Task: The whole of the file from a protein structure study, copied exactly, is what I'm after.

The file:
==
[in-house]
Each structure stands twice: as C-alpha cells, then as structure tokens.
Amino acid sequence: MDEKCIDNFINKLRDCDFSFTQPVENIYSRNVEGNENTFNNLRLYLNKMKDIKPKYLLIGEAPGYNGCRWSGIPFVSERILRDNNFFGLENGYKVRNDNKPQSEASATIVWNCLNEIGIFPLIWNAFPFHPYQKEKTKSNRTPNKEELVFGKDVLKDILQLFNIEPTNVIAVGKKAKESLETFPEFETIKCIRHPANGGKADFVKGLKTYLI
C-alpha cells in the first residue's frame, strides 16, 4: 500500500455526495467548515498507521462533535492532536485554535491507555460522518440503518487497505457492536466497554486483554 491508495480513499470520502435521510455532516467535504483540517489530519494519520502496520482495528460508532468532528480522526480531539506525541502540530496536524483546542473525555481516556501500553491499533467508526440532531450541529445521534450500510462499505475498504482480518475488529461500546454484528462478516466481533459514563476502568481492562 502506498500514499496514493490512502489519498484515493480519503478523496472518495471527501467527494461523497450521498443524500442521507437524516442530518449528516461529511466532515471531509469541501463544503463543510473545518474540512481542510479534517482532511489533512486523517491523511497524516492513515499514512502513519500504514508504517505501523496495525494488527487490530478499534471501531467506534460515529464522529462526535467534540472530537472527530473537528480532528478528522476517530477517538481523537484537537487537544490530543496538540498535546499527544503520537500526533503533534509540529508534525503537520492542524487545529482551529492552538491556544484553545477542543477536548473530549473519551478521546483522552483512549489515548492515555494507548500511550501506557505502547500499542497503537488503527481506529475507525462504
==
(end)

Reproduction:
[in-house]
Each structure stands twice: as C-alpha cells, then as structure tokens.
Amino acid sequence: MDEKCIDNFINKLRDCDFSFTQPVENIYSRNVEGNENTFNNLRLYLNKMKDIKPKYLLIGEAPGYNGCRWSGIPFVSERILRDNNFFGLENGYKVRNDNKPQSEASATIVWNCLNEIGIFPLIWNAFPFHPYQKEKTKSNRTPNKEELVFGKDVLKDILQLFNIEPTNVIAVGKKAKESLETFPEFETIKCIRHPANGGKADFVKGLKTYLI
C-alpha cells in the first residue's frame, strides 16, 4: 500500500455526495467548515498507521462533535492532536485554535491507555460522518440503518487497505457492536466497554486483554 491508495480513499470520502435521510455532516467535504483540517489530519494519520502496520482495528460508532468532528480522526480531539506525541502540530496536524483546542473525555481516556501500553491499533467508526440532531450541529445521534450500510462499505475498504482480518475488529461500546454484528462478516466481533459514563476502568481492562 502506498500514499496514493490512502489519498484515493480519503478523496472518495471527501467527494461523497450521498443524500442521507437524516442530518449528516461529511466532515471531509469541501463544503463543510473545518474540512481542510479534517482532511489533512486523517491523511497524516492513515499514512502513519500504514508504517505501523496495525494488527487490530478499534471501531467506534460515529464522529462526535467534540472530537472527530473537528480532528478528522476517530477517538481523537484537537487537544490530543496538540498535546499527544503520537500526533503533534509540529508534525503537520492542524487545529482551529492552538491556544484553545477542543477536548473530549473519551478521546483522552483512549489515548492515555494507548500511550501506557505502547500499542497503537488503527481506529475507525462504